Gary Paige introduces Mark Mack.
Mark Mack defines primitivism as an ideology of purification, simplification of an architectural process, and as a search for meaning in architecture without using an overt style or architectural language. His work tries to merge tradition which is a local cultural good, with invention in a way that results in a product that is both conservative and progressive. Mack cites influences including Schinkel and Adolf Loos, Charles Keeler’s 1904 book The Simple Home, and Bernard Maybeck’s Glen Ellen cottages.
Mark describes projects in the Napa Valley including one for a group of clients from the city who were uncomfortable with the idea of living on a farm. He agreed to provide the clients with an enclosed urban space which quickly became a fortress in the landscape. The house is meant to stand on its own against the elements of nature and rural seduction to protect the urban lifestyle within the confines of the building. The front of the project is a fortress but with a façade that clearly locates its entrance.
Mack presents a school in Monterey, California that takes off from the idea of a pavilion by breaking the program up into separate buildings. Wood, stucco, and stone buildings all mix together to form the single unit of the school. An added challenge to this project was that the client asked for the building to be flexible enough to be converted into housing if the school should close. In response, He also discusses other projects including a façade design for the 1980 Presence of the Past,. Venice Biennale.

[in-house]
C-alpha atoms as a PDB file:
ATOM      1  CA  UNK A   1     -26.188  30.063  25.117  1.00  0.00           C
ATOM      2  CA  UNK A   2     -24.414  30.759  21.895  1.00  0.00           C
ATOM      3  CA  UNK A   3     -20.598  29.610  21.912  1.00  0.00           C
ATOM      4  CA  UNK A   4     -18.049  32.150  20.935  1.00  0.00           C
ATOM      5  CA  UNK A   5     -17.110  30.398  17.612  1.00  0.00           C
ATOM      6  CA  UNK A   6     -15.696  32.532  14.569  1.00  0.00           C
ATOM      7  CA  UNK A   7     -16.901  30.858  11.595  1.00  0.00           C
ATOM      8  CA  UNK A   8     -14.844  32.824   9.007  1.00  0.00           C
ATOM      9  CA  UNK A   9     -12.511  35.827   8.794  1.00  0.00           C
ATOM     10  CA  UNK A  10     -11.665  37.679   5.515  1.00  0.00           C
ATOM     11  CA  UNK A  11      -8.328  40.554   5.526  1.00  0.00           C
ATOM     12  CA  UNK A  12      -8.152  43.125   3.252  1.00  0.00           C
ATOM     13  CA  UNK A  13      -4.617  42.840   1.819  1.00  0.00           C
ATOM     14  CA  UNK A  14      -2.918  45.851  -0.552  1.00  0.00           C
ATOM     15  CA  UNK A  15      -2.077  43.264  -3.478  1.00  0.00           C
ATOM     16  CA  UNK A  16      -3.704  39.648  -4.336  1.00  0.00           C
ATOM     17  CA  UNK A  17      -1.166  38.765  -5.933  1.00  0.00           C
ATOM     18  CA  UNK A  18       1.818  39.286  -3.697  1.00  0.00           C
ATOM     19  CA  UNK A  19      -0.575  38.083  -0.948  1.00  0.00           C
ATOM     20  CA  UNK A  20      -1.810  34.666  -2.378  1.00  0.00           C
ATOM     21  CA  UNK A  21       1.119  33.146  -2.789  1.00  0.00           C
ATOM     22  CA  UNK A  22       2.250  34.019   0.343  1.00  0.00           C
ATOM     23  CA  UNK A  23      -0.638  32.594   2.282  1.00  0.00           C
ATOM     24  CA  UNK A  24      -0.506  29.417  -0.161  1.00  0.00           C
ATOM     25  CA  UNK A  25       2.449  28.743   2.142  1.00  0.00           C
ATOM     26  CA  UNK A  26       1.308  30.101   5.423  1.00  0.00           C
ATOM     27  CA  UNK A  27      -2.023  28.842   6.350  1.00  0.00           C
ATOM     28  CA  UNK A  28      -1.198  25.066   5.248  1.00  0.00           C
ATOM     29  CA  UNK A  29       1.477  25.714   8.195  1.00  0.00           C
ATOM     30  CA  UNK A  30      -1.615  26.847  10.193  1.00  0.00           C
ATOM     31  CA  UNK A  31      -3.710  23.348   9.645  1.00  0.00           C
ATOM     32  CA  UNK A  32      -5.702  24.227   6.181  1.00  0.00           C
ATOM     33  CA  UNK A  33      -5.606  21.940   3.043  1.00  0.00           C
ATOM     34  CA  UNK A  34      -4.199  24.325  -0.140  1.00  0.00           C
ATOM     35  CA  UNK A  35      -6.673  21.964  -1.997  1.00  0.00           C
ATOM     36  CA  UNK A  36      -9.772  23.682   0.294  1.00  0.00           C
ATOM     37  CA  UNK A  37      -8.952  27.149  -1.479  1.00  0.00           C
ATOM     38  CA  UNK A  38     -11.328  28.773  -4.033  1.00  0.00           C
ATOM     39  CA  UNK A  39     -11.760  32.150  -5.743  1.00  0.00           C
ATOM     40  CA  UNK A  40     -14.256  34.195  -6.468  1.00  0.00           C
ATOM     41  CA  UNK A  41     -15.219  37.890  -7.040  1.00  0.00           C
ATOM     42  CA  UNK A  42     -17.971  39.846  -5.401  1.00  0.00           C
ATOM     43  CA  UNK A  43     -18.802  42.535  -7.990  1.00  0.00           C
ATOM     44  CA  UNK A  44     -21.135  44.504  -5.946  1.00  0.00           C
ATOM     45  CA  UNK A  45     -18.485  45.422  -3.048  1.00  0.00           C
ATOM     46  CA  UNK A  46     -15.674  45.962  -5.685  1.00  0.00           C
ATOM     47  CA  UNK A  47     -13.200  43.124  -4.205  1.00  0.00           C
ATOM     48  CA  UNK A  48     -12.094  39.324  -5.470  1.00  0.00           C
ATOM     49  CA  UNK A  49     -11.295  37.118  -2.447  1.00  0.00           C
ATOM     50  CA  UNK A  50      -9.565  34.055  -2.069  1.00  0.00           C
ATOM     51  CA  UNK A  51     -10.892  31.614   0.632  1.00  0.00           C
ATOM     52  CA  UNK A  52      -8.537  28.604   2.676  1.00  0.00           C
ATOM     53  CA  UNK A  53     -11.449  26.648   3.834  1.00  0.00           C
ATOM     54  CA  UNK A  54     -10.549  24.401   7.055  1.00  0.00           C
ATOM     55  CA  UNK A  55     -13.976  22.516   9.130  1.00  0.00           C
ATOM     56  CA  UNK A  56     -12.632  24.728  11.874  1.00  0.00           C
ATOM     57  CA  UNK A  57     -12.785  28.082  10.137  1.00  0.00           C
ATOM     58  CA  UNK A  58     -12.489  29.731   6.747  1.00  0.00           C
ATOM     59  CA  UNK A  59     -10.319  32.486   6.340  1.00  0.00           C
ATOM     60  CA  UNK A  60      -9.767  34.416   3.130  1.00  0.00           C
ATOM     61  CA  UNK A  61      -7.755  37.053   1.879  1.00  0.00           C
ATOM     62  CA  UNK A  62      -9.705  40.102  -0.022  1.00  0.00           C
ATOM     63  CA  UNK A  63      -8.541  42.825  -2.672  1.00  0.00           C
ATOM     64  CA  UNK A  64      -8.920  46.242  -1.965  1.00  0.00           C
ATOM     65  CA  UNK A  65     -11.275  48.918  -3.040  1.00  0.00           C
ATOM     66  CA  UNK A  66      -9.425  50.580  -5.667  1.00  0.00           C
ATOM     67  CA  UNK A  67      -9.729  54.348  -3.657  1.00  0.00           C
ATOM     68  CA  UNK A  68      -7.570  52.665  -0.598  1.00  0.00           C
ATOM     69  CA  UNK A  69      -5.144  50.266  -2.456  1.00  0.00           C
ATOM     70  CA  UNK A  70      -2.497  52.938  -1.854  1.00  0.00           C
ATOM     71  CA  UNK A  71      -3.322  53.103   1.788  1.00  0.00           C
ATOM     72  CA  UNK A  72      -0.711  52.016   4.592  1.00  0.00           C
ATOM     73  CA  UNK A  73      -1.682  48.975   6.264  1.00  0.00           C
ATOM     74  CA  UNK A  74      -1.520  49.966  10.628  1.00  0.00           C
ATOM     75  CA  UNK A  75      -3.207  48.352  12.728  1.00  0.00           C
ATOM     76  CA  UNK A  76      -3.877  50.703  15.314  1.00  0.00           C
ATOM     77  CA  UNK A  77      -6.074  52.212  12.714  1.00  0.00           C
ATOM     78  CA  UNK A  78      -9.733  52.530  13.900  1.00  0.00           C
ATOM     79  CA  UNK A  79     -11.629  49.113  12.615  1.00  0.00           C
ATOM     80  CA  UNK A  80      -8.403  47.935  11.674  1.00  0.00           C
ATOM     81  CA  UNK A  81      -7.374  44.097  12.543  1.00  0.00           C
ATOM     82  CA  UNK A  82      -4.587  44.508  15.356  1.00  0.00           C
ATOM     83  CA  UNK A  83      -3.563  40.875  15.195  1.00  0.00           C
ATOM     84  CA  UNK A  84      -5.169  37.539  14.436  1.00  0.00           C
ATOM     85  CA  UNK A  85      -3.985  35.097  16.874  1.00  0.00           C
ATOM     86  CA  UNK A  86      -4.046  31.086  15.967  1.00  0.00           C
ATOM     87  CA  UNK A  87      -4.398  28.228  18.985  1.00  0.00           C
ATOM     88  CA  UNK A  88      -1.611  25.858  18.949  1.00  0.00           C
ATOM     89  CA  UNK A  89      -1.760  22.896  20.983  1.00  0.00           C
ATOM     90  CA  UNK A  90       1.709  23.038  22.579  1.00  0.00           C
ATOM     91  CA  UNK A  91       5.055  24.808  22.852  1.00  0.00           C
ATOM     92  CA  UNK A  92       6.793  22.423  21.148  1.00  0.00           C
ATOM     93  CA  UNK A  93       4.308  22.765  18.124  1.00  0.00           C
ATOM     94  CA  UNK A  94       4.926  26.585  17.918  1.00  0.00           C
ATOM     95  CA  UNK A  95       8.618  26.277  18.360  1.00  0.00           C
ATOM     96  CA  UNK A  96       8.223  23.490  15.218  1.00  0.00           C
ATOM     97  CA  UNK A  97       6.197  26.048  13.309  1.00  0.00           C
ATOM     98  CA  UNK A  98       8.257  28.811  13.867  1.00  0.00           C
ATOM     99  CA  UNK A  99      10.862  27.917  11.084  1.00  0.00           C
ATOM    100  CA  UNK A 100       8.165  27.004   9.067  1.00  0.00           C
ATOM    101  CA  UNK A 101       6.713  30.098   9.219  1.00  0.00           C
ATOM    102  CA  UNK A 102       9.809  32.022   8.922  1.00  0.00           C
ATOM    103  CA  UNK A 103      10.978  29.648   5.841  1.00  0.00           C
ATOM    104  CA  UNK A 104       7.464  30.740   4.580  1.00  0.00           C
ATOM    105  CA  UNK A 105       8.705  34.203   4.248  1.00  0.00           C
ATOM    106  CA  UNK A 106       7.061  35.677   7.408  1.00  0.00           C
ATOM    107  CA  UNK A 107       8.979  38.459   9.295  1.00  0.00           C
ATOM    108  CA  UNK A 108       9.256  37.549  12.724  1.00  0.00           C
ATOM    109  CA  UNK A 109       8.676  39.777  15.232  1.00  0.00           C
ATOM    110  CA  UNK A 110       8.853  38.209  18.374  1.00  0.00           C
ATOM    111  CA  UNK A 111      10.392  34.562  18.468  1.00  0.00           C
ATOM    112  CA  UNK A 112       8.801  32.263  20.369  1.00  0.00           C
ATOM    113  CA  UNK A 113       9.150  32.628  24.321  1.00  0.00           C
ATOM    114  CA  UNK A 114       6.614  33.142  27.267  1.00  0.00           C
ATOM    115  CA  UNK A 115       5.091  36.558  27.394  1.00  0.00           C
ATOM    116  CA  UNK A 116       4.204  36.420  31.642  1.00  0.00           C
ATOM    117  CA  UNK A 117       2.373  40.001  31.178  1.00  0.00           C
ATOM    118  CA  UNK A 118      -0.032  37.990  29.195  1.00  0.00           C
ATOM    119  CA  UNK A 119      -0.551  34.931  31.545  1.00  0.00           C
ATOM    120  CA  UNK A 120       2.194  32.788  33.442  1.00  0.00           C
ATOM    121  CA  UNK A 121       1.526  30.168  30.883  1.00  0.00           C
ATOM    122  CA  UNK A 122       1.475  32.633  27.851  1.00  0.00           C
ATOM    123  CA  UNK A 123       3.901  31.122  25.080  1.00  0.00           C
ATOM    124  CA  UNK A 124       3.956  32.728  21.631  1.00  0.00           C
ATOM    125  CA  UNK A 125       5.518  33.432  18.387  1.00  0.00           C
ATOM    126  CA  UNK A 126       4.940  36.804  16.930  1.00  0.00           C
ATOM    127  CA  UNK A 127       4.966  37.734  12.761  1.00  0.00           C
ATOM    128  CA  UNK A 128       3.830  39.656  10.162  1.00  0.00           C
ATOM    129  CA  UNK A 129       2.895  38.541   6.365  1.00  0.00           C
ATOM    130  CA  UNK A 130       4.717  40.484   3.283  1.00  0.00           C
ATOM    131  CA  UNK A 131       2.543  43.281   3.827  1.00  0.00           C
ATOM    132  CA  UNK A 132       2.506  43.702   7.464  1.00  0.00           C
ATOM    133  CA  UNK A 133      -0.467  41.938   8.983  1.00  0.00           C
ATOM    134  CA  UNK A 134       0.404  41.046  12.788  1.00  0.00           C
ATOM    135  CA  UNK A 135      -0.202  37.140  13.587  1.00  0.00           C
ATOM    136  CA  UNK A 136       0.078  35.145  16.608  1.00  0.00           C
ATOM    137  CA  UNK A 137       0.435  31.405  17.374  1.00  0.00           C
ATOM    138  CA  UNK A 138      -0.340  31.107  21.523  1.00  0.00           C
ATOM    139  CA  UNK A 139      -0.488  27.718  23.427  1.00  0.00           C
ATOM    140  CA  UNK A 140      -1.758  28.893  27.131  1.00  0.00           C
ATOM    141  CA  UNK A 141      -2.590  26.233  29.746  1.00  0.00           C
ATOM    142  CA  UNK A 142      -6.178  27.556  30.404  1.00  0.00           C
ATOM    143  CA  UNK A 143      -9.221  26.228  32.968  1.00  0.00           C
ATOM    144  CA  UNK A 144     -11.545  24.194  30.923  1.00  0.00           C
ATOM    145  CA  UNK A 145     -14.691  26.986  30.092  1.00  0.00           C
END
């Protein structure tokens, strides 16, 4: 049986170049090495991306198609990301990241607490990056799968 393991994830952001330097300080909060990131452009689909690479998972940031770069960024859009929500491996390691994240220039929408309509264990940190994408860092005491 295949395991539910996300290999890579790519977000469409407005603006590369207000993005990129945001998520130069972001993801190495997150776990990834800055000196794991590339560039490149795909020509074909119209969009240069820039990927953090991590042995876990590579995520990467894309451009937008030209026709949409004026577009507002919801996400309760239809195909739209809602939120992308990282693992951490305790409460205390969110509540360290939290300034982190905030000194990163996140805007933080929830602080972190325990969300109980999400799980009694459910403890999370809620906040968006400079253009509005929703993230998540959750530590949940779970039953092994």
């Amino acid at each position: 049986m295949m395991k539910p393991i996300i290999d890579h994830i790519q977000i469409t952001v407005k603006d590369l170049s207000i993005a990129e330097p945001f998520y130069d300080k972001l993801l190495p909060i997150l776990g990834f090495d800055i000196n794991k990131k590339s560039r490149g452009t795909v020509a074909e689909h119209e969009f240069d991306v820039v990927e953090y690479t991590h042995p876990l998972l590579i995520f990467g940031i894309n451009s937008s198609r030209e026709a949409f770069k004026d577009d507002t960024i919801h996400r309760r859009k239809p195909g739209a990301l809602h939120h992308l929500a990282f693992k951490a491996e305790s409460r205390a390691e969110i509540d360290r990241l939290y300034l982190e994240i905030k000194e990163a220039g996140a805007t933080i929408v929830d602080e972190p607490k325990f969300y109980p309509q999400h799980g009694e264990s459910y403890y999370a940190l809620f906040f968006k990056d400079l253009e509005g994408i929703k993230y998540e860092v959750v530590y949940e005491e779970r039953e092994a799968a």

Mack answers questions from the audience including explaining why a stair in a Napa Valley house seems to run into a wall. Mack discusses why the the stair was placed as it was and admits that the final configuration was not completely what was intended. Addressing another question about the possible meaning of primitive forms, he states that for him the forms have meaning in so far as they refer back to a simplification of architectural forces. When asked about the work of Mario Botta, he says it is too artistic, mannerist, and object-oriented.